Rehabilitation of Offenders Act 1974

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Rehabilitation of Offenders Act 1974

An Act of (UK) Parliament, which allows as a public policy some criminal convictions to be “spent” after a rehabilitation period (RP), so those convicted of relatively minor offence aren’t faced with lifelong effects of past transgressions.

The RP is determined by the sentence, and begins on the date of the conviction. If there has been no further conviction during the RP, the conviction is spent and, with certain exceptions, need not be disclosed by the ex-offender in any context such as job applications, obtaining insurance, or in civil proceedings. For adults (over 18), the RP is 5 years for non-prison sentences, 7 years for prison sentences of up to 6 months, and 10 years for prison sentences of up to 2 years; convictions are never spent for prison sentences of more than 2 years. For offenders under 18, the RP is usually half that for adults.
References in periodicals archive ?
The book details the law on everything from defamation and the Rehabilitation of Offenders Act to contempt of court and privacy.
Three judges, headed by the Master of the Rolls, Lord Dyson, said that neither the disclosure provisions of the Police Act 1997 nor those of an order made pursuant to the Rehabilitation of Offenders Act 1974 were compatible with Article 8, which relates to private and family life.
Under the Rehabilitation of Offenders Act all crimes where the sentence was less than two and a half years in prison can be ignored after a specified amount of time.
Rehabilitation of Offenders Act 1974 (Exclusions and Exceptions)(Scotland) Amendment Order 2010, SSI 2010/243.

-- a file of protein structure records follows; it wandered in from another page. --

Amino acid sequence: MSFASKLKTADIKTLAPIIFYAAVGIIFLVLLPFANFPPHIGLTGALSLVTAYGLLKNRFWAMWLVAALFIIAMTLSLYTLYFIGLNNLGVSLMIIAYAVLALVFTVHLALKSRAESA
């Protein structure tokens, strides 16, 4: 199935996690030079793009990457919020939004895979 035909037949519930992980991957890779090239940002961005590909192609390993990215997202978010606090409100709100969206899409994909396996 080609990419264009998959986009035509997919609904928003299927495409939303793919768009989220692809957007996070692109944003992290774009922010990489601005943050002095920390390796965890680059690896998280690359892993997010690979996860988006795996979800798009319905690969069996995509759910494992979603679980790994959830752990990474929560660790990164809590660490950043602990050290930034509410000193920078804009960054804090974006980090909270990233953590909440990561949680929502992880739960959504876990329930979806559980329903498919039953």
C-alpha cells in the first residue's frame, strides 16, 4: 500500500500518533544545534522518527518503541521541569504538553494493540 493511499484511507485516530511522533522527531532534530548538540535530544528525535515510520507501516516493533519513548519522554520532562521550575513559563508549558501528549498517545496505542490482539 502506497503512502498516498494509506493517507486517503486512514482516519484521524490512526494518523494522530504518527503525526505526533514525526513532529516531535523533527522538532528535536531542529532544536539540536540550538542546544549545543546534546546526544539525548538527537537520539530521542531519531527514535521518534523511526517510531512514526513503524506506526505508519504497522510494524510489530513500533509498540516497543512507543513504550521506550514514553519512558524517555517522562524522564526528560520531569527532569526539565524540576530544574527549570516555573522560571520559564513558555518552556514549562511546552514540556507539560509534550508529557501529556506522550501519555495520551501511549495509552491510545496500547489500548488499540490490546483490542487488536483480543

Ordinarily, criminal convictions become spent under the Rehabilitation of Offenders Act after that amount of time.
As part of this inquiry we have become aware of Mr Copland's previous convictions; however these incidents occurred 23 years ago and resulted in a two-year prison sentence, so were spent under the Rehabilitation of Offenders Act.
The Criminal Records Bureau only makes criminal history information available to authorised organisations, that is, organisations representing professions and occupations specified in the Exceptions Order to the Rehabilitation of Offenders Act 1974 (UK) c 53.
Stuart Rosser, chief executive said: 'The cabinet recommended a review of all posts within the authority to identify which were exempted from the Rehabilitation of Offenders Act and should therefore be subject to a check.
The Rehabilitation of Offenders Act does not apply to United States visa law.
Unless the job involves children you will not have to disclose anything as you are classed as a rehabilitated person under the Rehabilitation of Offenders Act 1974.
I said that under the Rehabilitation of Offenders Act the crimes were spent and no one need know about them.
QA An employee giving a reference must not: give any information about |convictions that are spent under the Rehabilitation of Offenders Act 1974, unless the job in question is exempted; maliciously make false |statements; negligently make a wrong |statement.

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